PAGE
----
Please pass this information onto parents and youth in your programs so they may use the online platform to place their child into an afterschool enrichment program, ensuring all youth have access to these critical development opportunities.

DCAYA would like to thank Daniela Grigioni, Manager of External Relations for Afterschool Programs for DCPS, and all those who worked with her in this process. You were a great listener and have worked hard to make online enrollment possible. Thank you!

For more on youth issues in DC you can FOLLOW us on Twitter, LIKE us on Facebook,SUBSCRIBE to this blog and VISIT us at

Wednesday, June 18, 2014

Help DCAYA Change the Statistics

Do More 24 is an online giving campaign that only lasts 24 hours and is geared towards nonprofits in the DC metropolitan area. DCAYA is taking on the Do More 24 challenge. Please DONATE BELOW.

“It's not just about being able to write a check. It's being able to touch somebody's life.” Oprah Winfrey 

Often times policy and advocacy work deals with numbers: 9,000 DC youth are disconnected, 4,043 students are homeless, only 3 out of 10 at-risk youth are enrolled in expanded learning programs – but these numbers only give us a glimpse of the reality.

Charmia Carolina is a mom, a Sasha Bruce Youthwork grad, and a GED recipient. She is a powerful young woman who opens up in front of councilmembers and shares her story because she knows her life and the lives of her friends matter.

At 19, Charmia found herself homeless with two children and another on the way. She thought to herself, “how could this happen again.” The first time she was put out, she was only 14 and having problems at home. It is easy for her to admit now that she wasn’t mature enough then to know what was in her best interest. Having aged out of foster care and with little supports to turn to, Charmia was left to fend for herself on the streets, while her little girls lived in their grandmother’s cramped apartment. Not having a high school diploma, and knowing things needed to change, Charmia applied to a homeless services program for youth that would provide her with a GED and a workforce readiness skill in carpentry. Over 352 young people applied to that same program. It only had 35 slots. Despite the odds, Charmia was accepted into the program, while 317 youth were left to find another option.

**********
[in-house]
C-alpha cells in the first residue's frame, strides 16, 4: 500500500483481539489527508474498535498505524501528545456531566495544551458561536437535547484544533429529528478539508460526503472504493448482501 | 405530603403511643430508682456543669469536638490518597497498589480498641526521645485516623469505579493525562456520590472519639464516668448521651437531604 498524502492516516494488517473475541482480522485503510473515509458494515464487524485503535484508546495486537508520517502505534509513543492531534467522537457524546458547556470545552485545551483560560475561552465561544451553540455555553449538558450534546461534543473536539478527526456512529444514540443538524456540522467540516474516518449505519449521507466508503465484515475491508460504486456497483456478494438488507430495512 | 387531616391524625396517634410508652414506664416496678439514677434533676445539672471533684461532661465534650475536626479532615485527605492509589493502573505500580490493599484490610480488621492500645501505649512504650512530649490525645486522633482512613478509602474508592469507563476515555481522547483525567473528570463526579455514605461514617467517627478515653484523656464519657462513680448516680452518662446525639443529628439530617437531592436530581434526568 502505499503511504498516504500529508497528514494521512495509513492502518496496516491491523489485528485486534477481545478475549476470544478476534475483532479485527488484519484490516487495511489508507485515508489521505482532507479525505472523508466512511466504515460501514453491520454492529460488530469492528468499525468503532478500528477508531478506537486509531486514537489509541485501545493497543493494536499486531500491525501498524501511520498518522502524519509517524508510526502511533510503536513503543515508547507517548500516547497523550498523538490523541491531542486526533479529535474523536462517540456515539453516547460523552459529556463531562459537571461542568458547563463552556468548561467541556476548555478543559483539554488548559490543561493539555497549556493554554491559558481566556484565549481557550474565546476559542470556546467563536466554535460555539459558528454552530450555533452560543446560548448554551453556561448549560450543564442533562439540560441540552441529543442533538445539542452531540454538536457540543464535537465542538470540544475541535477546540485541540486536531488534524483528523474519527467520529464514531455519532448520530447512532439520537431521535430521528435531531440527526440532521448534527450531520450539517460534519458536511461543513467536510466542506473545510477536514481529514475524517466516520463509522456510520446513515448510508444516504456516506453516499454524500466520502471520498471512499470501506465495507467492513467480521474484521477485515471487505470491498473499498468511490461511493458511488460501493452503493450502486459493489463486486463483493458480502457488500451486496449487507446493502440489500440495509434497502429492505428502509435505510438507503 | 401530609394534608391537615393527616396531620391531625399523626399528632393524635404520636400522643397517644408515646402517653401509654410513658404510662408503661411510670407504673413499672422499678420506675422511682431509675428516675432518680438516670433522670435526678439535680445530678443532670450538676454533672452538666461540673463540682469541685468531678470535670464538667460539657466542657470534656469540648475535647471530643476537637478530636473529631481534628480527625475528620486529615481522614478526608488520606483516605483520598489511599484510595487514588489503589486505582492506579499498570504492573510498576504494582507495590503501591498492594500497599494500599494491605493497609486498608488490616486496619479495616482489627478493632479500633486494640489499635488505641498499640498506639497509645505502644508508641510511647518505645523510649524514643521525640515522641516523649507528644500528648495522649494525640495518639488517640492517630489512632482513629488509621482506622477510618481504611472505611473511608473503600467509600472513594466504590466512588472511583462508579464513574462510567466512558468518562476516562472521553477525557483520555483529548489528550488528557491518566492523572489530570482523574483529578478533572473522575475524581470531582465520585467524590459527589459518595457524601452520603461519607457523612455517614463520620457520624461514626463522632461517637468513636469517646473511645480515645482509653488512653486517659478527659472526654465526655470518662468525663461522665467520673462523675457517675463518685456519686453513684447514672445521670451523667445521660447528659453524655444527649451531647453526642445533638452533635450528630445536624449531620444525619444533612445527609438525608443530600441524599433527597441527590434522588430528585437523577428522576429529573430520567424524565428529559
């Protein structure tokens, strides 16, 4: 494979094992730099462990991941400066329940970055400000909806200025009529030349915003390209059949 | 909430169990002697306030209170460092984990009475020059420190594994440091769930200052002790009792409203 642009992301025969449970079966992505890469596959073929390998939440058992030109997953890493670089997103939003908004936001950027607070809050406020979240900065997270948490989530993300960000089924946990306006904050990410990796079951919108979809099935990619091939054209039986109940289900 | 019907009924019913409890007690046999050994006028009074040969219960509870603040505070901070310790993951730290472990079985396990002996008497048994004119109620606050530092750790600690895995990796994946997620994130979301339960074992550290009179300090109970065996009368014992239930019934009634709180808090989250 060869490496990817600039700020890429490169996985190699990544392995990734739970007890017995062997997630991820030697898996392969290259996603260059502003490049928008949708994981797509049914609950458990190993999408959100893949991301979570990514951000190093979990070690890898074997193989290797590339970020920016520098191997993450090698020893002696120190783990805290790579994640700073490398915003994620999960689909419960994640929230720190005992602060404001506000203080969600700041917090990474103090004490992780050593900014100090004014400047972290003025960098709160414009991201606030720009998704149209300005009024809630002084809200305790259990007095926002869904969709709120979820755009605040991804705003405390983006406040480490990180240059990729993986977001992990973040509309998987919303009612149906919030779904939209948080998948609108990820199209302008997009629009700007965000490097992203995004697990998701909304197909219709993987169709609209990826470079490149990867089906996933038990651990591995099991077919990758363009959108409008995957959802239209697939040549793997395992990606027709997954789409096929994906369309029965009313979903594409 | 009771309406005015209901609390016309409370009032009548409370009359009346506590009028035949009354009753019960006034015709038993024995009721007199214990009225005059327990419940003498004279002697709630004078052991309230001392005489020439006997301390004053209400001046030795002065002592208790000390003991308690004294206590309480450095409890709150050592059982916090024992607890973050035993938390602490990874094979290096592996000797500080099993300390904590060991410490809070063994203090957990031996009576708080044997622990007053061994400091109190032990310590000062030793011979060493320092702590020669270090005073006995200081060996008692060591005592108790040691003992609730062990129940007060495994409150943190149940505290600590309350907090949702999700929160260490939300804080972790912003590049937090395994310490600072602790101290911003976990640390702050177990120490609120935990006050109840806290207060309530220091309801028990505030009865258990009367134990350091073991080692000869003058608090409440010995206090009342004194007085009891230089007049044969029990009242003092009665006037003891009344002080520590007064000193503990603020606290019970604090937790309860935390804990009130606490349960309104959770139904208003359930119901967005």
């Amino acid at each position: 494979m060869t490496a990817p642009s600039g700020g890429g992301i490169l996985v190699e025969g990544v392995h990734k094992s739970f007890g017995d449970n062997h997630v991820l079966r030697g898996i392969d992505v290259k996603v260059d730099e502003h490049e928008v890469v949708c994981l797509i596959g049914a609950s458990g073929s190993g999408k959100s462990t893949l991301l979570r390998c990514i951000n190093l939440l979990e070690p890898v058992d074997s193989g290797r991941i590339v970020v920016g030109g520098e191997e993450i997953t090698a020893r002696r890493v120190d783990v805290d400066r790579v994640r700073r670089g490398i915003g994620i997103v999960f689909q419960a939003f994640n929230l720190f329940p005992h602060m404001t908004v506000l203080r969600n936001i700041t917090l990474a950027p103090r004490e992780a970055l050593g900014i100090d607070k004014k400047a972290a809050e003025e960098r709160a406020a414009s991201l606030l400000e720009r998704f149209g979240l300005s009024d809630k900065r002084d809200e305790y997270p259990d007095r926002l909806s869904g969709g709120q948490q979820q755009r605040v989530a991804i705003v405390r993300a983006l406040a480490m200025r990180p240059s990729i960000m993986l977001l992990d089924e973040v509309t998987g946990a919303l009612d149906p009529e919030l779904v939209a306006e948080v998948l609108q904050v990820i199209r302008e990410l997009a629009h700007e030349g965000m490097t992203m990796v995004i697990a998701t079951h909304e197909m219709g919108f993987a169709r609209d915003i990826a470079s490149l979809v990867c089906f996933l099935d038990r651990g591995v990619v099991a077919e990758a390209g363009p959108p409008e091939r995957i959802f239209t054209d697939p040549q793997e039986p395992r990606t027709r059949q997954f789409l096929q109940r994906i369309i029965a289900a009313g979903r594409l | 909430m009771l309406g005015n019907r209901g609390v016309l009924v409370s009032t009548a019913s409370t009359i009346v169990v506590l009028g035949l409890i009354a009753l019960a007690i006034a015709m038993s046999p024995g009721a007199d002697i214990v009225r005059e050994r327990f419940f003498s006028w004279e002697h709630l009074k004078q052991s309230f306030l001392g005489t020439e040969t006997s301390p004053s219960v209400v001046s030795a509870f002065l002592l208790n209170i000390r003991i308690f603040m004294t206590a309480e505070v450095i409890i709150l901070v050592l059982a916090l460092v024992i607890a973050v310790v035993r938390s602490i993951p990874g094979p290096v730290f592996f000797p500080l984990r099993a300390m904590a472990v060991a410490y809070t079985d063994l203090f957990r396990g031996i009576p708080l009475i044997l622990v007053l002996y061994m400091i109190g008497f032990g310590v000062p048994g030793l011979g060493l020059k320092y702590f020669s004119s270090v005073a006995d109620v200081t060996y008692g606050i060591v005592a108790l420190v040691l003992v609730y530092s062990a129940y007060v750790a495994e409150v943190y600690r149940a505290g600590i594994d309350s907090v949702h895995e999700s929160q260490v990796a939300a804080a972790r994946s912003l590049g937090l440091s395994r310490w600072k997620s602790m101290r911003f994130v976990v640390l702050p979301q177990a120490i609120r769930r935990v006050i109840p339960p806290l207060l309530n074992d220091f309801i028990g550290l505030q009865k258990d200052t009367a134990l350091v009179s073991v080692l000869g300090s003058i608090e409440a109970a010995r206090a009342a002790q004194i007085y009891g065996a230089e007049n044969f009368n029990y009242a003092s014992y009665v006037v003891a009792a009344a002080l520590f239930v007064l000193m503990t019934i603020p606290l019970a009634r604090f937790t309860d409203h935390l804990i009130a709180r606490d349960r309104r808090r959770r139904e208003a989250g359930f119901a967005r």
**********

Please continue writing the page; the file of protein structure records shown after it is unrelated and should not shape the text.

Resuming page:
DC Alliance of Youth Advocates wants to change these statistics. This year alone, we worked to pass legislation geared towards homeless youth like Charmia. The youth-focused legislation provided funding for more beds, drop-in shelters, street outreach, family reunification programs, and funding for community organizations that provide education and workforce training.

And the youth homelessness legislation is just a piece of what DCAYA works on. By focusing on the spectrum of services geared towards young people – afterschool learning, high school credentialing programs, and re-engagement opportunities – DCAYA works to make sure youth are getting the resources they need to blossom into self-sustaining adults.

Charmia is just one example; there is a story behind every statistic. We work to change these statistics because we know the youth behind the numbers. You can change the lives of DC youth by contributing to DCAYA on June 19th at Young people like Charmia are proven examples of what can happen when a community chooses to Do More.

PictureAngela Massino is the communications manager at DC Alliance of Youth Advocates. She collects stories of DC youth, program providers, and community advocates to convey the resilience, passion, and needs of the DC youth serving community. If you or your program youth have a story to share with Angela, please contact her at

For more on youth issues in DC you can FOLLOW us on Twitter, LIKE us on Facebook, SUBSCRIBE to this blog and VISIT us at